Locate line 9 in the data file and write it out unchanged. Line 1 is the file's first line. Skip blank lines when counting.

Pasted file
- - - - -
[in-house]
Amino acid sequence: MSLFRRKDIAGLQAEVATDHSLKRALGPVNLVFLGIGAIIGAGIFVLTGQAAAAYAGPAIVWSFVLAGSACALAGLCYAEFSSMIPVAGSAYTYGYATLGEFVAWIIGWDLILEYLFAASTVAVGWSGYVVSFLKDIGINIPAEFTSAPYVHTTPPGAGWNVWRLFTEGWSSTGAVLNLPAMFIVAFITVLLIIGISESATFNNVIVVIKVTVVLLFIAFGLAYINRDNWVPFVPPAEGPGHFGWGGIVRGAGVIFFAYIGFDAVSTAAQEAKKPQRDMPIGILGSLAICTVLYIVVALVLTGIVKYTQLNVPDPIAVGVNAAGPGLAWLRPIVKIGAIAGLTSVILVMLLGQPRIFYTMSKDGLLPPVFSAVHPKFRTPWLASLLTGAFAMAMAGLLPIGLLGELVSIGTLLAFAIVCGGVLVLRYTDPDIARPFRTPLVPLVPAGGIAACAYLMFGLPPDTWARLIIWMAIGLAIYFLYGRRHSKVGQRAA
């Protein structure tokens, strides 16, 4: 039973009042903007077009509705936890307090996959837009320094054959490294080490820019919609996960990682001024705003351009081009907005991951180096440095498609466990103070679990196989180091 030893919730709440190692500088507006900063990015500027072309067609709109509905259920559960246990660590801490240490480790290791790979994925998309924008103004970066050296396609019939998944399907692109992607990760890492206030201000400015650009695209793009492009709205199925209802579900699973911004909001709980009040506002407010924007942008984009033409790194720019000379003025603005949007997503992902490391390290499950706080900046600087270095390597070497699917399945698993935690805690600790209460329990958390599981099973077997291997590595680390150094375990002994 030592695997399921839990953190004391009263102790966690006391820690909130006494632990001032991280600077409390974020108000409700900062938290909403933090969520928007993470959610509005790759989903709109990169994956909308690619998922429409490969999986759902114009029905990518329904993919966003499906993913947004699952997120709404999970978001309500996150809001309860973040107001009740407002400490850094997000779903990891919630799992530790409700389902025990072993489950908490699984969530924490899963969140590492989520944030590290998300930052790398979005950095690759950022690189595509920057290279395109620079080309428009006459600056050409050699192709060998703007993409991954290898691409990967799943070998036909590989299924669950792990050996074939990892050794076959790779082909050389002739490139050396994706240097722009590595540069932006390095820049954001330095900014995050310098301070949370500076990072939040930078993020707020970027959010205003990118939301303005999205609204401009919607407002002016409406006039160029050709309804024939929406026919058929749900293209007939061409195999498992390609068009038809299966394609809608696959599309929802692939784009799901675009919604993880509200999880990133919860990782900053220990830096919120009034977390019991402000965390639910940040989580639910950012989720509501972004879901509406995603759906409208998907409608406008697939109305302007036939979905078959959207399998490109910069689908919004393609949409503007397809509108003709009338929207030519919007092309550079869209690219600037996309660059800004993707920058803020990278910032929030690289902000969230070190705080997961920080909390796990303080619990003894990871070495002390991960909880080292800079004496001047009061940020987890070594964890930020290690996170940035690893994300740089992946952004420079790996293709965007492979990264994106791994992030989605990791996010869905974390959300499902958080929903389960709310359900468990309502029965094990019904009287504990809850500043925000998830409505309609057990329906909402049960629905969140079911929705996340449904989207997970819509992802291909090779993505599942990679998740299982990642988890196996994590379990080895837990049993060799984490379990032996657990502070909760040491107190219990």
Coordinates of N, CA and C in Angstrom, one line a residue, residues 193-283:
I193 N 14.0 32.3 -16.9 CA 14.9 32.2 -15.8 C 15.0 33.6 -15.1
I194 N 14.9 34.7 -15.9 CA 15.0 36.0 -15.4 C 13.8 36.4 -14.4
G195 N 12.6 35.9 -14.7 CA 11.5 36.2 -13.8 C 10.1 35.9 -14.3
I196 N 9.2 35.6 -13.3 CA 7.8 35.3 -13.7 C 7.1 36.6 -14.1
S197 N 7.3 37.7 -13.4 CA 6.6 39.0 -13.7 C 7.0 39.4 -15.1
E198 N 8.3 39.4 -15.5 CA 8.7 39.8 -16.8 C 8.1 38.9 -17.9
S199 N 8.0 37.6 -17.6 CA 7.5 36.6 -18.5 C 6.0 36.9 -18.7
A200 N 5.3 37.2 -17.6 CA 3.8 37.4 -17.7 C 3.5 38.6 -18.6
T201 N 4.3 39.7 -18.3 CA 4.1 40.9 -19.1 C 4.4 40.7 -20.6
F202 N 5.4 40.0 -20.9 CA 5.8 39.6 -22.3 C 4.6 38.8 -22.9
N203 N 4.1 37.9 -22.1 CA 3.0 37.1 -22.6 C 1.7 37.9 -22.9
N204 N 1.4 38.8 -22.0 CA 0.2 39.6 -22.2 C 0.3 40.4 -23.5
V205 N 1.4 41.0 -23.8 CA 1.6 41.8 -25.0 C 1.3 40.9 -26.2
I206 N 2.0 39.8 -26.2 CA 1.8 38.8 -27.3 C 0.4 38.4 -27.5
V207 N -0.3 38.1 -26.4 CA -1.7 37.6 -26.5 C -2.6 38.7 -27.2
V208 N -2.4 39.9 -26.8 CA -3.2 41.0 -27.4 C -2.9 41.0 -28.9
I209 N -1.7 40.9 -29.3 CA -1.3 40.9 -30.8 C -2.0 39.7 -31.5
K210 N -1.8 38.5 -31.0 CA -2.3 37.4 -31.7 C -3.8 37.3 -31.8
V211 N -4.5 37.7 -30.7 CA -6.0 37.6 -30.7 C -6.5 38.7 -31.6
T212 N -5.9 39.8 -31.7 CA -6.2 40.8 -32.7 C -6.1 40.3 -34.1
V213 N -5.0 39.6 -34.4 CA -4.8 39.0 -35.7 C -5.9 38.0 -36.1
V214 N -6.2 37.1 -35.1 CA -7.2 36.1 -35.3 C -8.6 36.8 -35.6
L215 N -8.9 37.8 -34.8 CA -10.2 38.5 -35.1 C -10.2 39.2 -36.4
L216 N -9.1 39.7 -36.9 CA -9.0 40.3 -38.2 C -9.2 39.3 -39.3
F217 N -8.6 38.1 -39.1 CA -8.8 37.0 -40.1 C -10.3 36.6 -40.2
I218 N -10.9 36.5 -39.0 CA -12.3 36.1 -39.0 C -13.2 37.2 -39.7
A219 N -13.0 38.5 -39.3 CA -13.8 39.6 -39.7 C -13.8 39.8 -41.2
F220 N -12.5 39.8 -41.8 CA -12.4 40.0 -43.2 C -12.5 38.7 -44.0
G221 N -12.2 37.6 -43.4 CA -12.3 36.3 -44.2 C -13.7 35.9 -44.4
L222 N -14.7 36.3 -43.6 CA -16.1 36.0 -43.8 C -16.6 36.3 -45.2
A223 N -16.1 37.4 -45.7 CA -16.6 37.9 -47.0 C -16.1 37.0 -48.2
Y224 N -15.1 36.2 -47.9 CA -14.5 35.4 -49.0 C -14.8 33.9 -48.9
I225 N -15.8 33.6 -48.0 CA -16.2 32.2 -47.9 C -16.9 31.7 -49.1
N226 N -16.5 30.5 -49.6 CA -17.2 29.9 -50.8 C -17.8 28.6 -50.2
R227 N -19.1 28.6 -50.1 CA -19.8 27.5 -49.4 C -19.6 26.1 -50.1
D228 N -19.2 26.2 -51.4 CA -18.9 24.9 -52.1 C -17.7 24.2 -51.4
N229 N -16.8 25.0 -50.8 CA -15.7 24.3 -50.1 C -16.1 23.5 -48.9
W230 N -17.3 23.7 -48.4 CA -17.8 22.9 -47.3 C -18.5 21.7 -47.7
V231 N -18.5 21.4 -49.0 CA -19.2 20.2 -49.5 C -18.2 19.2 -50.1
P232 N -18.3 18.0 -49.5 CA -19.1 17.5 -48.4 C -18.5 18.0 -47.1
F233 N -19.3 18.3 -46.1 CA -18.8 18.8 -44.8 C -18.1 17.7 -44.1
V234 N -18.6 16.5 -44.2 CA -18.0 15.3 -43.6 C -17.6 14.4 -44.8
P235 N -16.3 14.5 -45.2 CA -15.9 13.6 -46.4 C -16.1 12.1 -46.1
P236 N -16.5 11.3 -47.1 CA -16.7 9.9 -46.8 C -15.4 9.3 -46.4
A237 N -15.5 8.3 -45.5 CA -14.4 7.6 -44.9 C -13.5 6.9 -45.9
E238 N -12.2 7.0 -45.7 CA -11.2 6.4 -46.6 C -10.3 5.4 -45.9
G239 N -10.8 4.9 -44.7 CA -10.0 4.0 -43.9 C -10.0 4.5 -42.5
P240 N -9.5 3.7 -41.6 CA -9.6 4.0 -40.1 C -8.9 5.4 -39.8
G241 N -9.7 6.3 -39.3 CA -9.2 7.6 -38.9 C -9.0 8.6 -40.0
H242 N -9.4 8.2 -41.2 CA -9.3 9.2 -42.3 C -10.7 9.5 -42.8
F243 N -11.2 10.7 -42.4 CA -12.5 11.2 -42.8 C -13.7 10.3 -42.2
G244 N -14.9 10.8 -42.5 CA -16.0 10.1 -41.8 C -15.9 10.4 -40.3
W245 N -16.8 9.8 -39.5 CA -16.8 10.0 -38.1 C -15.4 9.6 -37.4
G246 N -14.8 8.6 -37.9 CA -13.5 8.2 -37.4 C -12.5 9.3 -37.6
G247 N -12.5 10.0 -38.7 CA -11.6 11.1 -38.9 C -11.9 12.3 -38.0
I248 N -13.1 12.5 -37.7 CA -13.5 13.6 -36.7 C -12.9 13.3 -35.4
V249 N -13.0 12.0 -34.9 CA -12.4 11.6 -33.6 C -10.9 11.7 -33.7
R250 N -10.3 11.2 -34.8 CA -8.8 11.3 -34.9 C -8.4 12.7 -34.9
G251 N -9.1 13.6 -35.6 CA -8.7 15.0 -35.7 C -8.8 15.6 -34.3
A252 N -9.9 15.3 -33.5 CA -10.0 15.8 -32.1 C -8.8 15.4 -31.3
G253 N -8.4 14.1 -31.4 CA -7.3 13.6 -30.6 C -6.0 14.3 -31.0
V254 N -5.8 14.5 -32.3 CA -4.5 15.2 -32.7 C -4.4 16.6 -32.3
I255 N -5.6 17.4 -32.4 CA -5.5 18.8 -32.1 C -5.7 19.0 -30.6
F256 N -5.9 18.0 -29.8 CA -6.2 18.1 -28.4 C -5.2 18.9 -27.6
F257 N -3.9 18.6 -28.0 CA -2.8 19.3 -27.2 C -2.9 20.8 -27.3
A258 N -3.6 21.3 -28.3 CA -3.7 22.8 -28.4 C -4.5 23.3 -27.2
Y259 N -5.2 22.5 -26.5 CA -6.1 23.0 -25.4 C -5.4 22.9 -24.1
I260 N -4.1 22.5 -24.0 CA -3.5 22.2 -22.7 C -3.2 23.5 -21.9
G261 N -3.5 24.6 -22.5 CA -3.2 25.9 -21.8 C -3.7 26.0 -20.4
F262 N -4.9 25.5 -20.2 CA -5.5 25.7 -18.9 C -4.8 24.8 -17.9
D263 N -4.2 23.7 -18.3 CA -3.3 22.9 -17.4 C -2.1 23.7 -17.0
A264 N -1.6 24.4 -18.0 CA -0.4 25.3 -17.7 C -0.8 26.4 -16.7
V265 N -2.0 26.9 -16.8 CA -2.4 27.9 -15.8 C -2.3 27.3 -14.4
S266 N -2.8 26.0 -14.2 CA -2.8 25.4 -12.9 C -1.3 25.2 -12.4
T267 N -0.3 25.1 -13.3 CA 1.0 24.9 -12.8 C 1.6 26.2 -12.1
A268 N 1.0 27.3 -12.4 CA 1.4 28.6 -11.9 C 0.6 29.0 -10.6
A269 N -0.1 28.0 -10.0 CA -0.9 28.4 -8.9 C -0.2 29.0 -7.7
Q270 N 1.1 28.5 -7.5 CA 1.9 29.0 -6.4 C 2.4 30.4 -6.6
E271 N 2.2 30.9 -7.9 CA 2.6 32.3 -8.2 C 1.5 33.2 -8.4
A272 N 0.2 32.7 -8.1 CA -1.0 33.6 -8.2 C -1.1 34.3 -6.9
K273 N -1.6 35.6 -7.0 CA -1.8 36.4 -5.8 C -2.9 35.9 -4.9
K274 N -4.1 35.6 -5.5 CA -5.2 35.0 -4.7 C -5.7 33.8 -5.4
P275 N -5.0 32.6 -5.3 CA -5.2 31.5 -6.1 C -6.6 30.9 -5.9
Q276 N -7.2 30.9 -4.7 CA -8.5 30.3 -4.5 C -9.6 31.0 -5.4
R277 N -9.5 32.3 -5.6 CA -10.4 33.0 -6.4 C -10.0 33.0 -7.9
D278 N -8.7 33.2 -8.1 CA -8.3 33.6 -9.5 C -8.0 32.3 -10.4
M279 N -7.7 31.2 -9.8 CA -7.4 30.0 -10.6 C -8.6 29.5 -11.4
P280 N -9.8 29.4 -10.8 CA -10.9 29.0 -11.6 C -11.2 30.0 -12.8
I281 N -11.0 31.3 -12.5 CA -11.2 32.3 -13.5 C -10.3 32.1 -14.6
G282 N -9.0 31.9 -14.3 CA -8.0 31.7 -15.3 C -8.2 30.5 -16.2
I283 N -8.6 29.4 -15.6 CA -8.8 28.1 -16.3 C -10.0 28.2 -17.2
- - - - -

S197 N 7.3 37.7 -13.4 CA 6.6 39.0 -13.7 C 7.0 39.4 -15.1